March 27

Why Forgiveness?


Why Forgiveness?

Grudges, Karma, and Justice

“A fine message, fräulein! How good it is to know that, as you say, all our sins are at the bottom of the sea!”

This was the greeting given to Holocaust survivor, Corie Ten Boom after a speaking engagement in post WWII Germany.

She had been speaking of God’s forgiveness, but now she struggled to take his outstretched hand.

She remembered him. It was the first time since her release that she had been face to face with one of her captors and her blood seemed to freeze.

“You mentioned Ravensbrück in your talk,” he was saying. “I was a guard in there.”

“But since that time,” he went on, “I have become a Christian. I know that God has forgiven me for the cruel things I did there, but I would like to hear it from your lips as well. Fräulein”–again the hand came out–“will you forgive me?”

Praying for the Lord’s help, she took his hand and trusted the Lord to make her feelings follow her faith.*

Bitterness, resentment, and hatred threaten the joy that is ours in Christ. How can we find hope when we’re struggling with deep hurt?

It’s often repeated in our world that holding on to bitterness and grudges are toxic to our souls. Grudges are indeed bitter pills to swallow because they hurt no one but yourself. Many who have no interest in spiritual things agree on this issue. We’re often urged to let go of any hurt feelings for the sake of our own well-being.

Sadly, the motivation behind this advice is too frequently fueled by selfish motives.

“They’re not worth the energy.”

“I’m too important to be drug down to their level.”

Perhaps because the Bible commands us** to “let all bitterness, wrath, anger, clamor, and evil-speaking be put away” from us, many Christians follow this line of thinking not realizing that it is a half-truth rooted in self-centeredness. Many believers even apply the often twisted interpretation of Matthew 22:39 that we are to love ourselves.***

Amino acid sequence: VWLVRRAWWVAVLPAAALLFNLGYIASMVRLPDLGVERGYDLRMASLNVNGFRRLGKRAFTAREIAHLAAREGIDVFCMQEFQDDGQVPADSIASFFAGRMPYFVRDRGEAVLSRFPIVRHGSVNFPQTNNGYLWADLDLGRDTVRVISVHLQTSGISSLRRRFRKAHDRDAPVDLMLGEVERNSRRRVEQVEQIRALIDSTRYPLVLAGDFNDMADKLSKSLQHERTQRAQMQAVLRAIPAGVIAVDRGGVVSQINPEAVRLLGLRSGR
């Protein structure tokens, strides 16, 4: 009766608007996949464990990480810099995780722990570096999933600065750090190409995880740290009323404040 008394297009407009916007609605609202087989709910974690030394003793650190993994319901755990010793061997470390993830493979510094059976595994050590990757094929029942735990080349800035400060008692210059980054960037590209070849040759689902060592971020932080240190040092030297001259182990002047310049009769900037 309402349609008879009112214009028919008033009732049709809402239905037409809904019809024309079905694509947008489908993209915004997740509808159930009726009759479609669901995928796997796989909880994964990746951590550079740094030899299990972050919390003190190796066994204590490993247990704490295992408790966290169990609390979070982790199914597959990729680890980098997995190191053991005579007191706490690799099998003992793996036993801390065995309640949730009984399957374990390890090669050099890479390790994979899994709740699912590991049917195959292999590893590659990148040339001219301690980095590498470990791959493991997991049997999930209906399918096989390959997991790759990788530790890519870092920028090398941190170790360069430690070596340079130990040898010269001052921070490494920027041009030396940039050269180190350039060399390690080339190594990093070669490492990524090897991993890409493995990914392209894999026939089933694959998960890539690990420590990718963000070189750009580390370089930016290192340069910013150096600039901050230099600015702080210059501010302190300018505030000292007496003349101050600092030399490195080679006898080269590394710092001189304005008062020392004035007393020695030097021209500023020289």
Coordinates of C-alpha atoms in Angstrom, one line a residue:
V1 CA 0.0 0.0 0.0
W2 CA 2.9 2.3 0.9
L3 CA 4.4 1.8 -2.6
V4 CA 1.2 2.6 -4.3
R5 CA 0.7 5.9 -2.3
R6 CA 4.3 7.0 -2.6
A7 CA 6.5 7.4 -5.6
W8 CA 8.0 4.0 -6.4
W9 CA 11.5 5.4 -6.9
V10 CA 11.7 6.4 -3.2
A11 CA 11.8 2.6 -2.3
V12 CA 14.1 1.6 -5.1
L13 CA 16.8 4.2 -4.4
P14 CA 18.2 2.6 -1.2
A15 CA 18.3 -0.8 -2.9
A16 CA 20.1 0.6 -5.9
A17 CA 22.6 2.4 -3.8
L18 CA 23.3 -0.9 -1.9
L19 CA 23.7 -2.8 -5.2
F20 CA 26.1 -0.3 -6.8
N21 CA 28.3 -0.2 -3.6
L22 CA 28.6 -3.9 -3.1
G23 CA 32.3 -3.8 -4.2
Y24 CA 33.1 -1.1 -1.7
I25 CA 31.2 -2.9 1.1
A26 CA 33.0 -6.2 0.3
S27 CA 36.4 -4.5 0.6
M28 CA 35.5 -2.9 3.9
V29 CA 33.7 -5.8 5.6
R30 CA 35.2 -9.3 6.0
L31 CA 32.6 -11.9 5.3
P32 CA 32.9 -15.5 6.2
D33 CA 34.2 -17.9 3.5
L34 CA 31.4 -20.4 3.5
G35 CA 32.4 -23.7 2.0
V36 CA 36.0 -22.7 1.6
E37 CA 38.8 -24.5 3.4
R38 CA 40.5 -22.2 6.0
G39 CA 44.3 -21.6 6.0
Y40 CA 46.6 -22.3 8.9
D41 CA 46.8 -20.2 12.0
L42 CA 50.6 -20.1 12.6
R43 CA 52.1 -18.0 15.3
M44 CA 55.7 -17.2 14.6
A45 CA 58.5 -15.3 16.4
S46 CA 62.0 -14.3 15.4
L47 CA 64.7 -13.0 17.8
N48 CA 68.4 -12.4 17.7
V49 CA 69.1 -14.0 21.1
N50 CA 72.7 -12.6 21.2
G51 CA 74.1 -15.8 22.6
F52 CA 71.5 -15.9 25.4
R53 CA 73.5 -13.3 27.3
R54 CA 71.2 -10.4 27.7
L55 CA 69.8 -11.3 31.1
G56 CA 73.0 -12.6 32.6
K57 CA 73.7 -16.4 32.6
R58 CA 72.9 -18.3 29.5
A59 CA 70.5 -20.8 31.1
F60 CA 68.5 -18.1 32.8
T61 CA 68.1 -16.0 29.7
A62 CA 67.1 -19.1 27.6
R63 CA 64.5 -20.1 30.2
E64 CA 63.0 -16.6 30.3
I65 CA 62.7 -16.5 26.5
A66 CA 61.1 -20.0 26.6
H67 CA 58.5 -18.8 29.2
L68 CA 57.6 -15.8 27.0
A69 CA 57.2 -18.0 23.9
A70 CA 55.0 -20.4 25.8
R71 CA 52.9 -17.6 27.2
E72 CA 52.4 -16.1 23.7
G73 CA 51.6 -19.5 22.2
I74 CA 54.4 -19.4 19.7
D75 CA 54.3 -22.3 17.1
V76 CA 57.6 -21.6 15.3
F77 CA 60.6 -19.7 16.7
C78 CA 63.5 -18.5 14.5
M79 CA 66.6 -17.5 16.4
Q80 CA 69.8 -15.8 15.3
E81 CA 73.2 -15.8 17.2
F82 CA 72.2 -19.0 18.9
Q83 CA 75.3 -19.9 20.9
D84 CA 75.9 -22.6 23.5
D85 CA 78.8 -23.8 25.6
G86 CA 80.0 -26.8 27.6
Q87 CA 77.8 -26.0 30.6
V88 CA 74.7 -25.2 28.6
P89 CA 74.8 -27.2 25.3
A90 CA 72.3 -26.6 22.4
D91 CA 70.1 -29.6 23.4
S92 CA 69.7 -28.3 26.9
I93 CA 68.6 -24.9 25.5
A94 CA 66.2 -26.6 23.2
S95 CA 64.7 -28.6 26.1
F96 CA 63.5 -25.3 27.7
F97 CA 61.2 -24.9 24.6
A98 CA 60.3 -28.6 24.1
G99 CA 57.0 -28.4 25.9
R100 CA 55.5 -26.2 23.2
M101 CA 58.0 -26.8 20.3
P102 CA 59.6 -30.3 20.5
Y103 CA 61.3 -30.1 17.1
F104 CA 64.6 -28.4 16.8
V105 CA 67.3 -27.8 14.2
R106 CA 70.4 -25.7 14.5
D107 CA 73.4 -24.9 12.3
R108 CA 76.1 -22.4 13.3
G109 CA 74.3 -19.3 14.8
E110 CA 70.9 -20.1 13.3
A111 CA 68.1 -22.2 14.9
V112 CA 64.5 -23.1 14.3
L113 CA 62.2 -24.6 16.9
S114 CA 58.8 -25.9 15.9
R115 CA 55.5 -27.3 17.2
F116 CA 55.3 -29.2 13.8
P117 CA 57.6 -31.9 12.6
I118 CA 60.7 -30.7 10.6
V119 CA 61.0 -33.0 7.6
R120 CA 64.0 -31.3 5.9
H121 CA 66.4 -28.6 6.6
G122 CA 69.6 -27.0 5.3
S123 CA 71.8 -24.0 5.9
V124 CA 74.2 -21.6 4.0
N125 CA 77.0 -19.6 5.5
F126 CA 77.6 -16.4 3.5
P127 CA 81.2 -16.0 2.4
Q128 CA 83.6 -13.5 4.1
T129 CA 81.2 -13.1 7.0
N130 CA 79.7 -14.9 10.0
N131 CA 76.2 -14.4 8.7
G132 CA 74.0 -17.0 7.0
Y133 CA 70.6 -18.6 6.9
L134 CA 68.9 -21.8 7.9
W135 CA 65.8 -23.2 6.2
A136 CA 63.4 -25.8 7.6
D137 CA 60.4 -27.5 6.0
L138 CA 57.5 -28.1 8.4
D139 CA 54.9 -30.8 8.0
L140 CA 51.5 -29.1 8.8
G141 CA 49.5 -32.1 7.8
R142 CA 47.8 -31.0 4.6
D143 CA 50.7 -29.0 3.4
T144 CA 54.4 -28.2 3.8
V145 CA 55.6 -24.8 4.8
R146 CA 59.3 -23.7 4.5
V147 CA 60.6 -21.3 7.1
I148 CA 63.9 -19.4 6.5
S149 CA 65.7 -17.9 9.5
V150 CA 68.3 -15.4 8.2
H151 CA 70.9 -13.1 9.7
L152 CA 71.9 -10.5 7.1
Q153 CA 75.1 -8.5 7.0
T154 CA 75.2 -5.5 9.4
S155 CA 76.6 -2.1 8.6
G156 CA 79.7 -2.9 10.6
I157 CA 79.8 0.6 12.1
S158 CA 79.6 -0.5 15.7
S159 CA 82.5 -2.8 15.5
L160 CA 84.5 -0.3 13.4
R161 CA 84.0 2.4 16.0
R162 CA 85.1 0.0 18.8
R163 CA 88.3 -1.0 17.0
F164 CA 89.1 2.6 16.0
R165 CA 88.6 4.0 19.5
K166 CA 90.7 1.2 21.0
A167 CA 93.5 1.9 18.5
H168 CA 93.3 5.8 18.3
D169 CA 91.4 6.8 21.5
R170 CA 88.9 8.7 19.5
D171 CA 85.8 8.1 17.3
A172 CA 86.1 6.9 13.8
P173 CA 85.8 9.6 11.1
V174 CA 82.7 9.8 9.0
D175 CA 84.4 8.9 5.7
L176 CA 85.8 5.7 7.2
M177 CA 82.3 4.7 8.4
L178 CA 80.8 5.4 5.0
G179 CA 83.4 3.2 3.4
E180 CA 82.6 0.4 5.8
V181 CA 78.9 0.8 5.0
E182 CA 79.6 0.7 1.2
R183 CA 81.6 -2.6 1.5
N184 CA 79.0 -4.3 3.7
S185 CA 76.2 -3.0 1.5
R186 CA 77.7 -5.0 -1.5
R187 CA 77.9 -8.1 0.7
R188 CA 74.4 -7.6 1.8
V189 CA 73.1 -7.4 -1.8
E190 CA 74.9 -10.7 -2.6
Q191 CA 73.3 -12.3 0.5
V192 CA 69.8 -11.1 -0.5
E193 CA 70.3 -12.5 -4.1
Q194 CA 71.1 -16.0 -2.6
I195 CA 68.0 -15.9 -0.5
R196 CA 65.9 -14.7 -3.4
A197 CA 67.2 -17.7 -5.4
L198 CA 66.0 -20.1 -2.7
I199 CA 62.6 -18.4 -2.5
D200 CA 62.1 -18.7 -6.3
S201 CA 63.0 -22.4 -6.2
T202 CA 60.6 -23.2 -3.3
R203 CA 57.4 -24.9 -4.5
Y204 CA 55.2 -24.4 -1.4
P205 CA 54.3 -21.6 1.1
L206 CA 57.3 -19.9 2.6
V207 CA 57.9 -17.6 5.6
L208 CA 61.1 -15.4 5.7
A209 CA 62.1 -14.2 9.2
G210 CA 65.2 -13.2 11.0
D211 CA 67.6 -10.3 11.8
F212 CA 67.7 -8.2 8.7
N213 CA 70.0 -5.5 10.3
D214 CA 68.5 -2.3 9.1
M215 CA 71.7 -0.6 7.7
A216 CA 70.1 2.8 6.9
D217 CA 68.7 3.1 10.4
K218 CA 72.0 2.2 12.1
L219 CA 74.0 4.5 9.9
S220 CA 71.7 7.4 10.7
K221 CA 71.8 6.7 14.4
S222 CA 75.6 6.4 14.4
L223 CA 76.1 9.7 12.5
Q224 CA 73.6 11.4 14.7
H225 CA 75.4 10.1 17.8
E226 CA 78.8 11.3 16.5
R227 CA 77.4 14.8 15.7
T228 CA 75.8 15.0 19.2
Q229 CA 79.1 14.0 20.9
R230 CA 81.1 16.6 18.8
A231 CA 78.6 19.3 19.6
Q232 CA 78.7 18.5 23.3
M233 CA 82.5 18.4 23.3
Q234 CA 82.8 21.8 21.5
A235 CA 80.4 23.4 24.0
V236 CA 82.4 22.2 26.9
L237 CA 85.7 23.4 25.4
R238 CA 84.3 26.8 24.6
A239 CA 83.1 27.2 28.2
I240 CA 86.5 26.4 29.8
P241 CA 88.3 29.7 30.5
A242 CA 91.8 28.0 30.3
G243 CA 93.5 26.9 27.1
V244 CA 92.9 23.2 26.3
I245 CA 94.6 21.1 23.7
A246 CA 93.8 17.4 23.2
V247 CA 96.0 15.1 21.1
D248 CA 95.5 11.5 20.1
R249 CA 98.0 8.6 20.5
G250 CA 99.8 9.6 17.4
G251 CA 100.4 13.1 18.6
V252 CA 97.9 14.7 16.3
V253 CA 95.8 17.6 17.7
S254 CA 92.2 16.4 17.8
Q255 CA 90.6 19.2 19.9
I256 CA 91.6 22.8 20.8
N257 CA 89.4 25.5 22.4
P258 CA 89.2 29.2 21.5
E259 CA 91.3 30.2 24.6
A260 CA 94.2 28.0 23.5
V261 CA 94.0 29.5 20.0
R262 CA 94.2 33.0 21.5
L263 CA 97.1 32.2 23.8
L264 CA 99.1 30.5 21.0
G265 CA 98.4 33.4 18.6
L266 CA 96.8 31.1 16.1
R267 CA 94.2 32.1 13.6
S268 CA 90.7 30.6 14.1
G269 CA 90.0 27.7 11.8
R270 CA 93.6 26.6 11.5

The problem with this is that our souls were not made to let go of hurt without seeing justice done. We were made in the image of God and as image bearers, we have inherited a strong desire to see righteousness reign. We long for all wrongs to be made right.

Others in our world today suggest another motivation for letting go of hurts and injustices: karma. I’m not referring to the Eastern religion version of karma, but to the Western caricature of it that is rooted more in a desire to see vengeance fall upon our enemies. Many believe the ancient immutable laws of the universe will see to it that offenders will get their just desserts and we need only to be patient.

Perhaps because this sounds vaguely similar to the biblical laws of sowing and reaping,**** Christ followers once again get sucked in by this worldly way of selfish thinking.

May I suggest a better way?

In Matthew 18, Jesus warns us that it is to our own eternal peril if we do not forgive “from the heart” (v. 35). So, yes, if we are to be biblical Christians, we must root out every last bit of bitterness and resentment from our hearts, but not out of selfish motives; rather, out of God-centered motives.

Romans 12:17-21 reminds us to leave it to the wrath of God trusting that vengeance is His. Because of this, we can do good, even to our enemies. See the action here? Love for our neighbor. See the motive? God’s wrath against sin will take care of this. By faith, we can trust that we cannot improve on a literal, burning, eternal hell. By faith, we trust that justice will be done and we cannot improve on God’s justice.

Secondly, when brothers and sisters in Christ hurts us -and they will -we can forgive from the heart because God has already dealt the all-satisfying blow of justice upon this sin. It has already been paid for on Calvary. At the hill of the skull, my bitterness can die because my brother’s sin also died there when justice was satisfied. You and I cannot improve on the justice at the cross. This was the ultimate display of God’s love for his enemies.

When we refuse to forgive from the heart, we are not only depriving ourselves of peace and joy, we are making a statement about God’s justice. We are saying that His way of dealing with sin is not enough for us. We are choosing to walk by sight, not by faith; and we are even endangering our very souls.

I urge you to let the bitterness, resentment, and hurt die; but please do so for the glory of God and the heartfelt love of your neighbor -not for the world’s selfish motivations.

Forgive to the glory of God. Forgive like your soul depends on it -because, after all -it does.


**Ephesians 4:31


****Galatians 6:7